So how do we confirm the presence of spider mites? It’s very simple and easy. You may all know this too, so forgive me if I am boring you. We are getting to the solution soon. Take a white sheet of paper (your hand will also do). Hold it under the tree and tap the branches a few times. You will get some detritus landing on the sheet, and probably some small specs. If those small specs are moving, you have mites. If nothing is moving, use your finger to swipe the specs across the page. If there is a smear, then they are alive and well. Rather than being the size of pinhead, they are more like a pinpoint, so very hard to see the body with the naked eye. Photo 4 nicely shows their color, shape, and webbing on a cherry tree. A full-on infestation.
So, if you have made it this far, your reward is near. Spider Mites are one of the few things that systemic chemicals like Imidacloprid with not take care of. Of course, the best defense against any insect or disease is a healthy tree. The spruce that was attacked was definitely weak after last year. You can go online and find all kinds of so-called natural remedies for mites. The problem is the most of them are dealing with landscape plants that have a much higher tolerance than our bonsai. I liken our bonsai to the fighter jets that my dad used to repair. Fighter jets live on the edge and push the boundaries of existence every day. They are regularly called to push to the limits and that is what we do with growing gargantuan trees in incredibly tiny pots.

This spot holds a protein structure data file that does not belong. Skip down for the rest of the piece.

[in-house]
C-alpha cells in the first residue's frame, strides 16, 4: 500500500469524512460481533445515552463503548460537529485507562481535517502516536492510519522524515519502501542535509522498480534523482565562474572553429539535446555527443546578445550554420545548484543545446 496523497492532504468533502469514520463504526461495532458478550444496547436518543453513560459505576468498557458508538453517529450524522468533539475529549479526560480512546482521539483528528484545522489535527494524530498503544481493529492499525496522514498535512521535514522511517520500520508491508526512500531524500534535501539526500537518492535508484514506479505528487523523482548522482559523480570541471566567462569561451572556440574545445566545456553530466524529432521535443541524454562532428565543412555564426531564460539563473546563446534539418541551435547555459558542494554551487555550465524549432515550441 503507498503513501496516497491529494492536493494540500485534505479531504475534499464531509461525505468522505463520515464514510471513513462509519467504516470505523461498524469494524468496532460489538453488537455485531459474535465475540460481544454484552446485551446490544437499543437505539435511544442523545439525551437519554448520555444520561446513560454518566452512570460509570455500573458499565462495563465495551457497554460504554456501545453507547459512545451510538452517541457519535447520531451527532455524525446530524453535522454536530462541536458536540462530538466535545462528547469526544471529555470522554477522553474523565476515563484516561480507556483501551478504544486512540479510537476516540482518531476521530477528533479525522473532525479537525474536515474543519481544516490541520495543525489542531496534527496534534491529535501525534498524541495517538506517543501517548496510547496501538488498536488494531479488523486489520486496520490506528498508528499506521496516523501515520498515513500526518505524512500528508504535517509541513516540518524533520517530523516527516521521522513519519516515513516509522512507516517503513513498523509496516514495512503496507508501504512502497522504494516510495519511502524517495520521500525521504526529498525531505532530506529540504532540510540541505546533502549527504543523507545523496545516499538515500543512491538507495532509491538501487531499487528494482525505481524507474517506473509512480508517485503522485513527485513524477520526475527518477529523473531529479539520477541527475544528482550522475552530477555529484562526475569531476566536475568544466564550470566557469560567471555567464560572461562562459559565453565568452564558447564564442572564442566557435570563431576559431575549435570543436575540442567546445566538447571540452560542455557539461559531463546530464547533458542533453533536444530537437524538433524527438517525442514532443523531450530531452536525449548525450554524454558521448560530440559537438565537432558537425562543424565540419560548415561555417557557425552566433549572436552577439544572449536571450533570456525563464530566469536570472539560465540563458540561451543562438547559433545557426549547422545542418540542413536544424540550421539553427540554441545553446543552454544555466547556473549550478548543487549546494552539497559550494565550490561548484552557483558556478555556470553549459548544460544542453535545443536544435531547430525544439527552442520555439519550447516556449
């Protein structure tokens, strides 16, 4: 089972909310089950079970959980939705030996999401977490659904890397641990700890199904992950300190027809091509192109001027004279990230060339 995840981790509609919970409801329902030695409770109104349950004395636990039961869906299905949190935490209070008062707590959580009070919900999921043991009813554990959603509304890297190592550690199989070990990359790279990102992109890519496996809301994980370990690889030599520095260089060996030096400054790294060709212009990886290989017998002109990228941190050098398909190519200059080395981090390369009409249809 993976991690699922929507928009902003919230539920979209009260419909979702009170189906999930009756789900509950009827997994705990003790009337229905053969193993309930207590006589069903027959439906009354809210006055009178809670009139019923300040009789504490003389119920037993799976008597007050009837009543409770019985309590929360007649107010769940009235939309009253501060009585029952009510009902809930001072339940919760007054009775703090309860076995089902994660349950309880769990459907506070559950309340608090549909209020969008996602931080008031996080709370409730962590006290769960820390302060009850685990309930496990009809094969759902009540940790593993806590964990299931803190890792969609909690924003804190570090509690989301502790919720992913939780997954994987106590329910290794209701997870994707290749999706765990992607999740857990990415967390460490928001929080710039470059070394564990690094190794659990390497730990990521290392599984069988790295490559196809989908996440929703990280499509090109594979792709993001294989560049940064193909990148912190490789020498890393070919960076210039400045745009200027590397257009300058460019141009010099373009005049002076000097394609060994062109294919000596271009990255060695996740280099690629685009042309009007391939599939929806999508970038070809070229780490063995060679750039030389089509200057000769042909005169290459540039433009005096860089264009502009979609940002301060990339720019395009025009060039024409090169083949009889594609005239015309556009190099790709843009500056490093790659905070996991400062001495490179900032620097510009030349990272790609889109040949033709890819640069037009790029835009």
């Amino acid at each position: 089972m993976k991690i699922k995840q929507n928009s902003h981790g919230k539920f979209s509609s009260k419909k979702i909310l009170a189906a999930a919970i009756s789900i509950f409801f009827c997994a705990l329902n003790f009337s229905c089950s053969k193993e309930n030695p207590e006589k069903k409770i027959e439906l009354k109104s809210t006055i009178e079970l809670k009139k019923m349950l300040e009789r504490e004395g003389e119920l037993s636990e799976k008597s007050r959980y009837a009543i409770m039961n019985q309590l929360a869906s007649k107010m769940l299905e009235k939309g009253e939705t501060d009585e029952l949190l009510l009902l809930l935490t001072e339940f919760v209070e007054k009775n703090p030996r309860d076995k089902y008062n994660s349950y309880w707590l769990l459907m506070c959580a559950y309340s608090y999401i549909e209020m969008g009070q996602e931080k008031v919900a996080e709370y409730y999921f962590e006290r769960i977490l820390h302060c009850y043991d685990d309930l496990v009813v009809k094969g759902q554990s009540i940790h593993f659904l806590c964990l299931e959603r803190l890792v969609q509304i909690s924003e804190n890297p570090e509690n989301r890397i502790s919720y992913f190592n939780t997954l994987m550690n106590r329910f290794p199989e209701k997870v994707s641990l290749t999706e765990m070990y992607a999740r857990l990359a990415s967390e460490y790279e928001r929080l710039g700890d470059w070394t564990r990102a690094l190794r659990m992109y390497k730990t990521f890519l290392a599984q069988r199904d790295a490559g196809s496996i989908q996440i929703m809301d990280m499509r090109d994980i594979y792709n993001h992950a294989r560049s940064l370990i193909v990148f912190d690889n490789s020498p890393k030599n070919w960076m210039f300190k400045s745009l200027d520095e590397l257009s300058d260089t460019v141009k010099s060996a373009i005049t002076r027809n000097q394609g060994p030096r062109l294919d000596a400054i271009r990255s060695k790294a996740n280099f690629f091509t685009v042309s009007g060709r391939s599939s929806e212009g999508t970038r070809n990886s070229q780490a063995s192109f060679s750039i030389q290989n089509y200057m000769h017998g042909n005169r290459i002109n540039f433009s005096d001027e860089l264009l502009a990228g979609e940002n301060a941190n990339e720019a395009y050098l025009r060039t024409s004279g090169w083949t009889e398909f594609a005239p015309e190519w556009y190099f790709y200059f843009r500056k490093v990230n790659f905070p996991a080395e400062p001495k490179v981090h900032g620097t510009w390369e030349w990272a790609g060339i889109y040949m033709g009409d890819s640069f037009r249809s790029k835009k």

The trees natural defenses are more limited, so we have to go the extra bit to protect them. I have tried things like Neem oil in the past to almost zero effect. Trying to blast them off with water just means that they are going to go hop onto another tree.